Biogen's product portfolio is a bit more focused. You might even say the company has drawn a bullseye and built a great wall around the multiple sclerosis indication, since its MS drugs Tecfidera, Tysabri, Avonex, and Plegridy account for a substantial amount of MS-based market share. But Biogen may have a few other tricks up its sleeve to keep the billions rolling in.
In a phase 1b trial targeted at Alzheimer's disease patients, aducanumab (previously known as BIIB037) led to a pronounced degree of beta amyloid removal -- beta amyloid is the plaque that sticks to our brains and progressively disrupts cognitive function -- and a substantial improvement in two cognitive function tests. The results were so impressive that aducanumab skirted right past phase 2 studies and was hustled directly into a larger phase 3 program. If approved, aducanumab is estimated to have sales potential approaching $10 billion per year at its peak.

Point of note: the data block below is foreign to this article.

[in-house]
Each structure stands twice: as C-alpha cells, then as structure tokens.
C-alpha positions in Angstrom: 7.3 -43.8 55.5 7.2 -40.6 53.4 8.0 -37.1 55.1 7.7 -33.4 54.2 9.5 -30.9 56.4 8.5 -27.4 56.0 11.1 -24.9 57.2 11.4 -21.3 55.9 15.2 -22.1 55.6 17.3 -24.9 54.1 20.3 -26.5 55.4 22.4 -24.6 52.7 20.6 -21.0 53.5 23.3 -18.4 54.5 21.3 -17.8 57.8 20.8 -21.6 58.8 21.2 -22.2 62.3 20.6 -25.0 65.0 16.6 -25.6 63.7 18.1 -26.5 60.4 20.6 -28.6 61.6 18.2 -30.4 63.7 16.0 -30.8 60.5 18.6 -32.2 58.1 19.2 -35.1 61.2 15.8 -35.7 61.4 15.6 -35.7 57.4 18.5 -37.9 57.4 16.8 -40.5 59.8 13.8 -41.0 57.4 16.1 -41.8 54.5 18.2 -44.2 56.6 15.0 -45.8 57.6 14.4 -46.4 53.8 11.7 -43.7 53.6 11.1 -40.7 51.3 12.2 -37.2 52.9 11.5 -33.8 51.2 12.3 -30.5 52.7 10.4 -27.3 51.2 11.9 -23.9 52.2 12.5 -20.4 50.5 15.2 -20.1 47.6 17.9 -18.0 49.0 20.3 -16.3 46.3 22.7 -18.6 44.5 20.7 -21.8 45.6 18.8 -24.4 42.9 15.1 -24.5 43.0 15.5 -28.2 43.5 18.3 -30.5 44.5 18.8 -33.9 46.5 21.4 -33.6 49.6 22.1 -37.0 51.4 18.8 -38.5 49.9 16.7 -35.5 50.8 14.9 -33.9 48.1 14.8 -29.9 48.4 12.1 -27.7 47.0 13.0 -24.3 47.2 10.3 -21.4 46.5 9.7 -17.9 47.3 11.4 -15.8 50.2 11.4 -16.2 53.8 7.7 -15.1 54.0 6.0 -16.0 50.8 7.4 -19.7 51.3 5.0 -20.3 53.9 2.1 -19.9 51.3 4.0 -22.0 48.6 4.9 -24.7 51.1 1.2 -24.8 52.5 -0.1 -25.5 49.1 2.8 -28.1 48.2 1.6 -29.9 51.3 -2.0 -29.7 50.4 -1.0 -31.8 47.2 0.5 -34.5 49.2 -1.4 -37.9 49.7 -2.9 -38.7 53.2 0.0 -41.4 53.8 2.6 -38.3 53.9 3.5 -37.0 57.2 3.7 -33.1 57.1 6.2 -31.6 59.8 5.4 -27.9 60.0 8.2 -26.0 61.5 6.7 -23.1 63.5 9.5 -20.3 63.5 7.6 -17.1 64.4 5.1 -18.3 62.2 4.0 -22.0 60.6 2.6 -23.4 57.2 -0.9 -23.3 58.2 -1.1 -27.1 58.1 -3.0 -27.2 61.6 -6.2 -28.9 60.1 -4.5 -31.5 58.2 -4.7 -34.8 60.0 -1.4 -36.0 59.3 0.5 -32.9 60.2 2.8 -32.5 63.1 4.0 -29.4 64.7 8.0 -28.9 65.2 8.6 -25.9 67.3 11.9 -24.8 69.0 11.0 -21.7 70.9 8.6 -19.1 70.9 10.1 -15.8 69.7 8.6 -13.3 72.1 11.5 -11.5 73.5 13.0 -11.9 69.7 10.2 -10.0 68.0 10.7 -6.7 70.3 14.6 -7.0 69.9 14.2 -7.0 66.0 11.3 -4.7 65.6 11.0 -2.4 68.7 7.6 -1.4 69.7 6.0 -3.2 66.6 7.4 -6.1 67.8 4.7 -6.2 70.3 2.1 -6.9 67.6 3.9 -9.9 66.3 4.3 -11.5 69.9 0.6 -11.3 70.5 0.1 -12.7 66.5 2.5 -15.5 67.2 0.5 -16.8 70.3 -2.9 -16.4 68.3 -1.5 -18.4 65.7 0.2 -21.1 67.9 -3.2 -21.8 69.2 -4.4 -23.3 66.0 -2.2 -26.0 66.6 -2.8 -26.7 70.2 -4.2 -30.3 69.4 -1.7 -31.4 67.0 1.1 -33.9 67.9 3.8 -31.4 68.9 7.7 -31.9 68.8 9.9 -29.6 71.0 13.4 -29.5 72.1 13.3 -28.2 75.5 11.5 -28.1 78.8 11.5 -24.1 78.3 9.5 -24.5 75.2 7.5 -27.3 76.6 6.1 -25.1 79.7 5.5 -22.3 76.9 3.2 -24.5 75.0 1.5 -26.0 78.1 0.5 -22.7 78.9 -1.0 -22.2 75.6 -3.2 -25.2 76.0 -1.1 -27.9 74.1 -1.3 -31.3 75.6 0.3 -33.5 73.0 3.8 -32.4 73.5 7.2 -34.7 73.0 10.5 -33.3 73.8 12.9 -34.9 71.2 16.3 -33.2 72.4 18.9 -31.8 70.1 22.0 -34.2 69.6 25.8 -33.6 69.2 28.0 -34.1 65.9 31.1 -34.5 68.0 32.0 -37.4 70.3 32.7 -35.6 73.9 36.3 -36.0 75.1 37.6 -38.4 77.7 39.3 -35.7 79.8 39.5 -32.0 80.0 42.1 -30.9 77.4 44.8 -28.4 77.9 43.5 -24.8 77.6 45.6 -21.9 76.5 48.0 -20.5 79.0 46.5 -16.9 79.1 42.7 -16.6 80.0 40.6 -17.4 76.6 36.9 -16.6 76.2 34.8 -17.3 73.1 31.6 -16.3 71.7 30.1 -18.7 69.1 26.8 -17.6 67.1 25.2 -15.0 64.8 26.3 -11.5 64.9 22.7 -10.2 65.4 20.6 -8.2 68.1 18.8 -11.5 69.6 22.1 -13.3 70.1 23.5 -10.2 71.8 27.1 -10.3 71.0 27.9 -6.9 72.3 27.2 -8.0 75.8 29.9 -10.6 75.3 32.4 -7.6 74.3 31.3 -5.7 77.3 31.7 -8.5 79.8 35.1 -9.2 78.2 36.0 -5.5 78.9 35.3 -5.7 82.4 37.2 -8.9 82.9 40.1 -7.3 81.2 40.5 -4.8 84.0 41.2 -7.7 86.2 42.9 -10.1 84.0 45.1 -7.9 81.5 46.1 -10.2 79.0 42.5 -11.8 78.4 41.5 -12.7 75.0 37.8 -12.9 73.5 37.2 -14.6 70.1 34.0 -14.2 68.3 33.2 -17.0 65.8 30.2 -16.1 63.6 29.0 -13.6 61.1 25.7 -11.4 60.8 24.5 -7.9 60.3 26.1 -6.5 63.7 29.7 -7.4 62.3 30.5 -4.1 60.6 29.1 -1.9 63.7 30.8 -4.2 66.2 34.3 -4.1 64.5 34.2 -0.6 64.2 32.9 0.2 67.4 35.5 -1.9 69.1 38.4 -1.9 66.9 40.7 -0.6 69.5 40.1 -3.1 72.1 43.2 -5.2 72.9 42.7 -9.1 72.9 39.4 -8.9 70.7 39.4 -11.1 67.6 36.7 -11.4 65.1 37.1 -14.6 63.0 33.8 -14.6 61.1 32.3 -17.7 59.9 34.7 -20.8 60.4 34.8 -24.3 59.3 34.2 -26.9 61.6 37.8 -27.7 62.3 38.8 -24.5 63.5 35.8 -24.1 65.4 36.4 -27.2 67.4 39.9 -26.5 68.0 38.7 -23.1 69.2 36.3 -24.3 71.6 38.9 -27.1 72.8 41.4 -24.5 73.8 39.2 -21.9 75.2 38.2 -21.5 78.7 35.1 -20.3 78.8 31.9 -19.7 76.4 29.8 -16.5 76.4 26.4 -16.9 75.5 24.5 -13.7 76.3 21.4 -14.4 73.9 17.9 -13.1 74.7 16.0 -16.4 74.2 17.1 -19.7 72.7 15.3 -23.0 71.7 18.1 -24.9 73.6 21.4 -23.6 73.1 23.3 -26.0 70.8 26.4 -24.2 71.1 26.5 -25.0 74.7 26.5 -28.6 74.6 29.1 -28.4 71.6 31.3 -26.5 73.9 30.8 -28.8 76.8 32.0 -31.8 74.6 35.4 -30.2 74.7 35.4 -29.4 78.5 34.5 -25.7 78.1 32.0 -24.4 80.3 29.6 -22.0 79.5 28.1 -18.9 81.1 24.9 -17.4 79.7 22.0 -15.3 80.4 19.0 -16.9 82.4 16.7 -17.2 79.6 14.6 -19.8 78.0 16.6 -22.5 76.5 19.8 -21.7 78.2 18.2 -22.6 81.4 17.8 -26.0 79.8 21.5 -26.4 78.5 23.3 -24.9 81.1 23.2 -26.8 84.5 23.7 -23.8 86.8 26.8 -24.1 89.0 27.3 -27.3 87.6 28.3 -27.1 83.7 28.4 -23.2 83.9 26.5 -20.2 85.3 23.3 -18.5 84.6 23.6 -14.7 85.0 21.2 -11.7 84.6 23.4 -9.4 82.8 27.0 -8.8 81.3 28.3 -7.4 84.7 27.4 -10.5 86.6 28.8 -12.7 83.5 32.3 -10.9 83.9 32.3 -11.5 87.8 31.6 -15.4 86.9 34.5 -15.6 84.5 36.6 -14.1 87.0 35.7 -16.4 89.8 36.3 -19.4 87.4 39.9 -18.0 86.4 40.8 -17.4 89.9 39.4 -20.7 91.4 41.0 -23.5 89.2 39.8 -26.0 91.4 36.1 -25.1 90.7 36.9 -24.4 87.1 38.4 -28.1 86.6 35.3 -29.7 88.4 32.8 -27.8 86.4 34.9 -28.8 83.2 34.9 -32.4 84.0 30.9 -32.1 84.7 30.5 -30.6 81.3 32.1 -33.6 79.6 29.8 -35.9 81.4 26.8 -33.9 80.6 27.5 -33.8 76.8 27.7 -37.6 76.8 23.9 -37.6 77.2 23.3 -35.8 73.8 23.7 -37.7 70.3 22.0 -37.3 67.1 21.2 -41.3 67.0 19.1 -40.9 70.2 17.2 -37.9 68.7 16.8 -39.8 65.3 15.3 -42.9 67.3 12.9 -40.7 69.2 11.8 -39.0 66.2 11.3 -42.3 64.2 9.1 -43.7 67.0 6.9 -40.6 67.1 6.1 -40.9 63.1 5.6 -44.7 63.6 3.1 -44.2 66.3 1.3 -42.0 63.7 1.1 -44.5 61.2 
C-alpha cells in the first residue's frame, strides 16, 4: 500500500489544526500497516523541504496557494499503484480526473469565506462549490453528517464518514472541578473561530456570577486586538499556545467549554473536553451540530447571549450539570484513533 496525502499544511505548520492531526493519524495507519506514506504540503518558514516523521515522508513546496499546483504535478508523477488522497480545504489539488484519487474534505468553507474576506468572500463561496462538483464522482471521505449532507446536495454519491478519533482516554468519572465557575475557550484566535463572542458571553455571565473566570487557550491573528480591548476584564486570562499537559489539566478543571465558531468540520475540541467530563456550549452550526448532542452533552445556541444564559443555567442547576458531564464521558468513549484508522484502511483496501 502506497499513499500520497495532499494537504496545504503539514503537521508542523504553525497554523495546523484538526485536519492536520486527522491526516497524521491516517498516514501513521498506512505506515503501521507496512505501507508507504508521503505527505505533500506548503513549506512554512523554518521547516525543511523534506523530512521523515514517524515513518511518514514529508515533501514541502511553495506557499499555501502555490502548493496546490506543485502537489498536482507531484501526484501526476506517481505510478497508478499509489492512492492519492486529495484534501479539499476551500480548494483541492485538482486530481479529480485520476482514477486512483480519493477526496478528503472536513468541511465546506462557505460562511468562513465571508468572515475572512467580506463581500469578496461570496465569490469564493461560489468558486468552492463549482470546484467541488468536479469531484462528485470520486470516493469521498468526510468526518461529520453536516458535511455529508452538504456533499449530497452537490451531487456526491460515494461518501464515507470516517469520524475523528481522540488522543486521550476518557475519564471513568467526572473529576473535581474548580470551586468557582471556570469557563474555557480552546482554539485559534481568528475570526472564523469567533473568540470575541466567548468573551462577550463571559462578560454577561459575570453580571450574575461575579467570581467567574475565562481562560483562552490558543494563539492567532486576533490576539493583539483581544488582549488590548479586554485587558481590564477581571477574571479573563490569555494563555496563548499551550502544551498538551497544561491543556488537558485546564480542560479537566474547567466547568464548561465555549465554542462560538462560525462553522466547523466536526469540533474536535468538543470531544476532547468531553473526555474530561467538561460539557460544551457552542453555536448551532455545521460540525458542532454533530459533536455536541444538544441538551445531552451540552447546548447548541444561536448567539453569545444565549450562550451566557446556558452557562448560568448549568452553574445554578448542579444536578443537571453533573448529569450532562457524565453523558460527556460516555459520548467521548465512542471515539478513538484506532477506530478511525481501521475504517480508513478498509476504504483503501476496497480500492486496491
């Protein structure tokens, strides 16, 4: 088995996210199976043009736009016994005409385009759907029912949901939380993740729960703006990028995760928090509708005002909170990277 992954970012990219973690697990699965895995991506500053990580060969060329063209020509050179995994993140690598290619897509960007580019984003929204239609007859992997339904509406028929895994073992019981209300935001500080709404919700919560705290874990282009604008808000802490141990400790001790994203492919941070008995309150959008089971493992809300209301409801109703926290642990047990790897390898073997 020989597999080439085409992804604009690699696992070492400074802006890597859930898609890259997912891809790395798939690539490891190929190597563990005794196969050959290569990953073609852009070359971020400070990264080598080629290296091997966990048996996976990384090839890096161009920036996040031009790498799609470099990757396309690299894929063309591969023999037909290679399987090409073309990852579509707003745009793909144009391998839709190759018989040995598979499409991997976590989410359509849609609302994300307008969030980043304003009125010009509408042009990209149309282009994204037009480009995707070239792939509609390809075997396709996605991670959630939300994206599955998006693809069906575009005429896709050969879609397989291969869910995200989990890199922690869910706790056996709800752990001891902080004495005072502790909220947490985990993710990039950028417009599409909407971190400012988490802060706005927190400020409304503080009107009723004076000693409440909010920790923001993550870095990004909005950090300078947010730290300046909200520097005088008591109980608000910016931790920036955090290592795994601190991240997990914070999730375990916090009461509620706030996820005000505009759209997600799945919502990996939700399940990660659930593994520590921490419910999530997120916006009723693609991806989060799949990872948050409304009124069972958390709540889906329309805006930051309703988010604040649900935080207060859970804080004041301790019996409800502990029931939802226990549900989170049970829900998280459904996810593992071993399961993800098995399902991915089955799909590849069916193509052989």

If I'm placing my bet on a biotech company and utilizing profit margin as a decisive tool in my analyzing process, a diverse biotech company like Gilead or Biogen is most likely to hold my attention.
The article 10 Most Profitable Businesses in Biotech originally appeared on Fool.com.
Sean Williamshas no material interest in any companies mentioned in this article. You can follow him on CAPS under the screen nameTMFUltraLong, track every pick he makes under the screen nameTrackUltraLong, and check him out on Twitter, where he goes by the handle@TMFUltraLong.The Motley Fool owns shares of, and recommends Gilead Sciences. Try any of our Foolish newsletter services free for 30 days. We Fools may not all hold the same opinions, but we all believe that considering a diverse range of insights makes us better investors. The Motley Fool has a disclosure policy.